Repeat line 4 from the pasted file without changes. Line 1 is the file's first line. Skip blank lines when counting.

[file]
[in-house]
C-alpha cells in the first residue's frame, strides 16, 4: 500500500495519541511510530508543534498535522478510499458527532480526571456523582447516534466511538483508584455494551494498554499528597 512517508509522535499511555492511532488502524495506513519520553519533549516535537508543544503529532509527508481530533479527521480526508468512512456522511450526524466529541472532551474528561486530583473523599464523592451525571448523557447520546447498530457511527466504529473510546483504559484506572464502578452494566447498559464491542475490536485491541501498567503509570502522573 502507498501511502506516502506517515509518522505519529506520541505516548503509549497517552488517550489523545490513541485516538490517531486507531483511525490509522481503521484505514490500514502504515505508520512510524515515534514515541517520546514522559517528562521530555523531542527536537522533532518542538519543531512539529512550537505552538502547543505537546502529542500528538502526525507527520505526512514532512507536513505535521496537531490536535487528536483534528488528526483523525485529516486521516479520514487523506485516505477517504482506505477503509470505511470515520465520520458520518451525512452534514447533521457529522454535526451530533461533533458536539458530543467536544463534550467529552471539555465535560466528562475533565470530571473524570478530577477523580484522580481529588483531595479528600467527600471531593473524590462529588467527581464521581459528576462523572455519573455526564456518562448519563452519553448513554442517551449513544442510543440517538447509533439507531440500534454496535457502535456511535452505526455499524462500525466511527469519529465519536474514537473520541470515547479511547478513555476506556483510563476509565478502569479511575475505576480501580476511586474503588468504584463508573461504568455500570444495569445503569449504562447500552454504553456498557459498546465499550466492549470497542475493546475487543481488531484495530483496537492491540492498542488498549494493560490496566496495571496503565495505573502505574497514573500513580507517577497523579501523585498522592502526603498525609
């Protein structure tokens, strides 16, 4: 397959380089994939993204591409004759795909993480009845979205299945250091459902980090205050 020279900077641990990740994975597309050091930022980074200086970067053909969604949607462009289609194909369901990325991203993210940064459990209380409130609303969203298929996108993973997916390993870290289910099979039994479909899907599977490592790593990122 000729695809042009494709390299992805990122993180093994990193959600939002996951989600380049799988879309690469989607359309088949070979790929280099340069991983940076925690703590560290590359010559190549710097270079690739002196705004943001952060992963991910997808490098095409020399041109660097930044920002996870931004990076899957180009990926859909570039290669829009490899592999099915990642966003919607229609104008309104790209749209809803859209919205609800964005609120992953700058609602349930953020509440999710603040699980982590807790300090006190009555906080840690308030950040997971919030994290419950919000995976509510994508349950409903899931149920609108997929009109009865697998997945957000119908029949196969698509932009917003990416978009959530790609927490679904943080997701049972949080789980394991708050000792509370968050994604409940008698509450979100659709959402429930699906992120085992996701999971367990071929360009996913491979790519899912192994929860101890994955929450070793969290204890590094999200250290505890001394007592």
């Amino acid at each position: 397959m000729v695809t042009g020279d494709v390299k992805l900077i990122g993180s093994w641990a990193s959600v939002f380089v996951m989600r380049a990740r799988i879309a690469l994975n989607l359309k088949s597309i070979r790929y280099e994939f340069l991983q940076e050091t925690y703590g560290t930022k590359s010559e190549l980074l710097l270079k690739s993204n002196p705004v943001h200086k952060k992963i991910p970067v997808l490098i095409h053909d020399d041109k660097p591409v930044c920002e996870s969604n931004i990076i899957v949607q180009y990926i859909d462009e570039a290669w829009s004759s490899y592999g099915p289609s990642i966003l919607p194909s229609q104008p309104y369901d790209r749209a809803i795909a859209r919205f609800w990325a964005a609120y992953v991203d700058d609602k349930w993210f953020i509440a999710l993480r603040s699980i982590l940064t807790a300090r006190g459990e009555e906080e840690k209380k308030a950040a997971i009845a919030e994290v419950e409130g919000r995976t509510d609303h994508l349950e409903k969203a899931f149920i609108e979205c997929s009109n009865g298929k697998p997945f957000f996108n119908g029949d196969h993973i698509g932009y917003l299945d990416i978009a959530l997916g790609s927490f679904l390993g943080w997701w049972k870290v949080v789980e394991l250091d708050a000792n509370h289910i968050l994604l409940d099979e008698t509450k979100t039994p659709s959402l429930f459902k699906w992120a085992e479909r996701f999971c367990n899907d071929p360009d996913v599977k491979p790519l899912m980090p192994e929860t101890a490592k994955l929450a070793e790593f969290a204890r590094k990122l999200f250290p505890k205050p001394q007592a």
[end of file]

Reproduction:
């Amino acid at each position: 397959m000729v695809t042009g020279d494709v390299k992805l900077i990122g993180s093994w641990a990193s959600v939002f380089v996951m989600r380049a990740r799988i879309a690469l994975n989607l359309k088949s597309i070979r790929y280099e994939f340069l991983q940076e050091t925690y703590g560290t930022k590359s010559e190549l980074l710097l270079k690739s993204n002196p705004v943001h200086k952060k992963i991910p970067v997808l490098i095409h053909d020399d041109k660097p591409v930044c920002e996870s969604n931004i990076i899957v949607q180009y990926i859909d462009e570039a290669w829009s004759s490899y592999g099915p289609s990642i966003l919607p194909s229609q104008p309104y369901d790209r749209a809803i795909a859209r919205f609800w990325a964005a609120y992953v991203d700058d609602k349930w993210f953020i509440a999710l993480r603040s699980i982590l940064t807790a300090r006190g459990e009555e906080e840690k209380k308030a950040a997971i009845a919030e994290v419950e409130g919000r995976t509510d609303h994508l349950e409903k969203a899931f149920i609108e979205c997929s009109n009865g298929k697998p997945f957000f996108n119908g029949d196969h993973i698509g932009y917003l299945d990416i978009a959530l997916g790609s927490f679904l390993g943080w997701w049972k870290v949080v789980e394991l250091d708050a000792n509370h289910i968050l994604l409940d099979e008698t509450k979100t039994p659709s959402l429930f459902k699906w992120a085992e479909r996701f999971c367990n899907d071929p360009d996913v599977k491979p790519l899912m980090p192994e929860t101890a490592k994955l929450a070793e790593f969290a204890r590094k990122l999200f250290p505890k205050p001394q007592a």